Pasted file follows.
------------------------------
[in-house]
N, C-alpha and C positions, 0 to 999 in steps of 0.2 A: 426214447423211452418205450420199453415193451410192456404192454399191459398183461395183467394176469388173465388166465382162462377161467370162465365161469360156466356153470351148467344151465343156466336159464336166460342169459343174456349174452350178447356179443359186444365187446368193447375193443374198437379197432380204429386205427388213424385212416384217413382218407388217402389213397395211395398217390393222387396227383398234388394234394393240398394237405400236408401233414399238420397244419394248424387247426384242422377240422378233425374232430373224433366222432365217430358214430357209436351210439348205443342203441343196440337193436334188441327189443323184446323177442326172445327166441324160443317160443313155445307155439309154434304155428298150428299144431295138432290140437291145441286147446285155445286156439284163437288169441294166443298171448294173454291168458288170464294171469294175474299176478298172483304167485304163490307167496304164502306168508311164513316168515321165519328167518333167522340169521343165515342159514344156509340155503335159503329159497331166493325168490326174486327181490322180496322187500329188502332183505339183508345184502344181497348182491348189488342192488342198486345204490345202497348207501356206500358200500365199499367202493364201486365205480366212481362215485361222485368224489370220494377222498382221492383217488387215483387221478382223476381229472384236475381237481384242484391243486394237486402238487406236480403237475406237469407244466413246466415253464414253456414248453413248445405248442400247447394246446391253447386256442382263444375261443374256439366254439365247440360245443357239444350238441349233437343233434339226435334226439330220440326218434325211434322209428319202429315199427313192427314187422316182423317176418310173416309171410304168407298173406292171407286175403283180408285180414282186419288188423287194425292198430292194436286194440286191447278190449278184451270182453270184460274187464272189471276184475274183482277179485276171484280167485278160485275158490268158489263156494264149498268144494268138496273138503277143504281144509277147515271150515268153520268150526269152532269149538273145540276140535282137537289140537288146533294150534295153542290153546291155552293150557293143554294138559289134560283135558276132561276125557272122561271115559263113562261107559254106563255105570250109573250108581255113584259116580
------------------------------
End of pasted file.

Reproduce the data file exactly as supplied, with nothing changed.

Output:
[in-house]
N, C-alpha and C positions, 0 to 999 in steps of 0.2 A: 426214447423211452418205450420199453415193451410192456404192454399191459398183461395183467394176469388173465388166465382162462377161467370162465365161469360156466356153470351148467344151465343156466336159464336166460342169459343174456349174452350178447356179443359186444365187446368193447375193443374198437379197432380204429386205427388213424385212416384217413382218407388217402389213397395211395398217390393222387396227383398234388394234394393240398394237405400236408401233414399238420397244419394248424387247426384242422377240422378233425374232430373224433366222432365217430358214430357209436351210439348205443342203441343196440337193436334188441327189443323184446323177442326172445327166441324160443317160443313155445307155439309154434304155428298150428299144431295138432290140437291145441286147446285155445286156439284163437288169441294166443298171448294173454291168458288170464294171469294175474299176478298172483304167485304163490307167496304164502306168508311164513316168515321165519328167518333167522340169521343165515342159514344156509340155503335159503329159497331166493325168490326174486327181490322180496322187500329188502332183505339183508345184502344181497348182491348189488342192488342198486345204490345202497348207501356206500358200500365199499367202493364201486365205480366212481362215485361222485368224489370220494377222498382221492383217488387215483387221478382223476381229472384236475381237481384242484391243486394237486402238487406236480403237475406237469407244466413246466415253464414253456414248453413248445405248442400247447394246446391253447386256442382263444375261443374256439366254439365247440360245443357239444350238441349233437343233434339226435334226439330220440326218434325211434322209428319202429315199427313192427314187422316182423317176418310173416309171410304168407298173406292171407286175403283180408285180414282186419288188423287194425292198430292194436286194440286191447278190449278184451270182453270184460274187464272189471276184475274183482277179485276171484280167485278160485275158490268158489263156494264149498268144494268138496273138503277143504281144509277147515271150515268153520268150526269152532269149538273145540276140535282137537289140537288146533294150534295153542290153546291155552293150557293143554294138559289134560283135558276132561276125557272122561271115559263113562261107559254106563255105570250109573250108581255113584259116580